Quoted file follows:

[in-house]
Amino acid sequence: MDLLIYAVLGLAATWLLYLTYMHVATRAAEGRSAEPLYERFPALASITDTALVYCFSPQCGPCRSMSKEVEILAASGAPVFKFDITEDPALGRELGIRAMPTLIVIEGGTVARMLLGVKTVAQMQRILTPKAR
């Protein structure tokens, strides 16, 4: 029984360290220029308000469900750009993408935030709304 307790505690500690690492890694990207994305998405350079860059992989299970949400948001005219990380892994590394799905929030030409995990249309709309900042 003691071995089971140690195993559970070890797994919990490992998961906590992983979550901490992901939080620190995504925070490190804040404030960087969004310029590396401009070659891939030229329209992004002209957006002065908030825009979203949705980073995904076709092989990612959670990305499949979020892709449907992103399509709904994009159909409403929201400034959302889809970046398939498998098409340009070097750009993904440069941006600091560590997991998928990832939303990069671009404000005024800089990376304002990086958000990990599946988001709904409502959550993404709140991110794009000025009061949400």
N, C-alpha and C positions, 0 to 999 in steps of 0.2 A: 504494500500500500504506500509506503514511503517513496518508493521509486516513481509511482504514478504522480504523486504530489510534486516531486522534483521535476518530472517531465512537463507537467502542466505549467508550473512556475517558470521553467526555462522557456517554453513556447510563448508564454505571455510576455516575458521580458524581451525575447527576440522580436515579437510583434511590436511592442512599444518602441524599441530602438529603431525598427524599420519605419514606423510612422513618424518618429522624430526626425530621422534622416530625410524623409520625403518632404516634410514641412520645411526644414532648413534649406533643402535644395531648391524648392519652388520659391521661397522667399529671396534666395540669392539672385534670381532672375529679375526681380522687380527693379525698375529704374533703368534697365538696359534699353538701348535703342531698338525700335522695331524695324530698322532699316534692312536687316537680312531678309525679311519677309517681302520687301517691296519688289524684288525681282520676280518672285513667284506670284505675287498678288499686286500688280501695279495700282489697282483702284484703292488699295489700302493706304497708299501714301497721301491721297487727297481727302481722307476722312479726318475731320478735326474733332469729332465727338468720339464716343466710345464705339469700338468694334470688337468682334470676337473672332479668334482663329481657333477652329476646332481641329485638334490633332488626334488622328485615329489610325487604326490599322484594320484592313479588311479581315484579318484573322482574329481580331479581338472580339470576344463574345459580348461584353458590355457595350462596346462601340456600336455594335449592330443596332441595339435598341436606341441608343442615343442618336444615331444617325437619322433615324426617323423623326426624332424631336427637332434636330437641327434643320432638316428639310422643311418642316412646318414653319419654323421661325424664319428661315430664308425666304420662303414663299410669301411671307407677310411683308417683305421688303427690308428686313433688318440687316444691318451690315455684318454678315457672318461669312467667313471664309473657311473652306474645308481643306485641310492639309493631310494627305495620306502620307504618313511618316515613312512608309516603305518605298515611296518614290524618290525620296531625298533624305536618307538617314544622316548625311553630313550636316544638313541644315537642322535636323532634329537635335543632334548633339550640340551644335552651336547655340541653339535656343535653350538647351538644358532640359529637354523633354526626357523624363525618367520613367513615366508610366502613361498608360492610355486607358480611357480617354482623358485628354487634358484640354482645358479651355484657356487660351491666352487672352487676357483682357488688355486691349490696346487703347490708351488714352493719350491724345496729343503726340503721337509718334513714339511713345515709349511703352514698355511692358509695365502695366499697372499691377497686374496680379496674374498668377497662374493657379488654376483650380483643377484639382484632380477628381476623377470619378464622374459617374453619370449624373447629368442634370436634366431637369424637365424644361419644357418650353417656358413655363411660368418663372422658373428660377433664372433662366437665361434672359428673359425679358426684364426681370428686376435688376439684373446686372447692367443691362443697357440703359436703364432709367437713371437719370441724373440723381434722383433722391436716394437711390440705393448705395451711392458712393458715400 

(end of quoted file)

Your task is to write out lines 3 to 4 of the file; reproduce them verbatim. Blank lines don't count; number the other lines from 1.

């Protein structure tokens, strides 16, 4: 029984360290220029308000469900750009993408935030709304 307790505690500690690492890694990207994305998405350079860059992989299970949400948001005219990380892994590394799905929030030409995990249309709309900042 003691071995089971140690195993559970070890797994919990490992998961906590992983979550901490992901939080620190995504925070490190804040404030960087969004310029590396401009070659891939030229329209992004002209957006002065908030825009979203949705980073995904076709092989990612959670990305499949979020892709449907992103399509709904994009159909409403929201400034959302889809970046398939498998098409340009070097750009993904440069941006600091560590997991998928990832939303990069671009404000005024800089990376304002990086958000990990599946988001709904409502959550993404709140991110794009000025009061949400």
N, C-alpha and C positions, 0 to 999 in steps of 0.2 A: 504494500500500500504506500509506503514511503517513496518508493521509486516513481509511482504514478504522480504523486504530489510534486516531486522534483521535476518530472517531465512537463507537467502542466505549467508550473512556475517558470521553467526555462522557456517554453513556447510563448508564454505571455510576455516575458521580458524581451525575447527576440522580436515579437510583434511590436511592442512599444518602441524599441530602438529603431525598427524599420519605419514606423510612422513618424518618429522624430526626425530621422534622416530625410524623409520625403518632404516634410514641412520645411526644414532648413534649406533643402535644395531648391524648392519652388520659391521661397522667399529671396534666395540669392539672385534670381532672375529679375526681380522687380527693379525698375529704374533703368534697365538696359534699353538701348535703342531698338525700335522695331524695324530698322532699316534692312536687316537680312531678309525679311519677309517681302520687301517691296519688289524684288525681282520676280518672285513667284506670284505675287498678288499686286500688280501695279495700282489697282483702284484703292488699295489700302493706304497708299501714301497721301491721297487727297481727302481722307476722312479726318475731320478735326474733332469729332465727338468720339464716343466710345464705339469700338468694334470688337468682334470676337473672332479668334482663329481657333477652329476646332481641329485638334490633332488626334488622328485615329489610325487604326490599322484594320484592313479588311479581315484579318484573322482574329481580331479581338472580339470576344463574345459580348461584353458590355457595350462596346462601340456600336455594335449592330443596332441595339435598341436606341441608343442615343442618336444615331444617325437619322433615324426617323423623326426624332424631336427637332434636330437641327434643320432638316428639310422643311418642316412646318414653319419654323421661325424664319428661315430664308425666304420662303414663299410669301411671307407677310411683308417683305421688303427690308428686313433688318440687316444691318451690315455684318454678315457672318461669312467667313471664309473657311473652306474645308481643306485641310492639309493631310494627305495620306502620307504618313511618316515613312512608309516603305518605298515611296518614290524618290525620296531625298533624305536618307538617314544622316548625311553630313550636316544638313541644315537642322535636323532634329537635335543632334548633339550640340551644335552651336547655340541653339535656343535653350538647351538644358532640359529637354523633354526626357523624363525618367520613367513615366508610366502613361498608360492610355486607358480611357480617354482623358485628354487634358484640354482645358479651355484657356487660351491666352487672352487676357483682357488688355486691349490696346487703347490708351488714352493719350491724345496729343503726340503721337509718334513714339511713345515709349511703352514698355511692358509695365502695366499697372499691377497686374496680379496674374498668377497662374493657379488654376483650380483643377484639382484632380477628381476623377470619378464622374459617374453619370449624373447629368442634370436634366431637369424637365424644361419644357418650353417656358413655363411660368418663372422658373428660377433664372433662366437665361434672359428673359425679358426684364426681370428686376435688376439684373446686372447692367443691362443697357440703359436703364432709367437713371437719370441724373440723381434722383433722391436716394437711390440705393448705395451711392458712393458715400 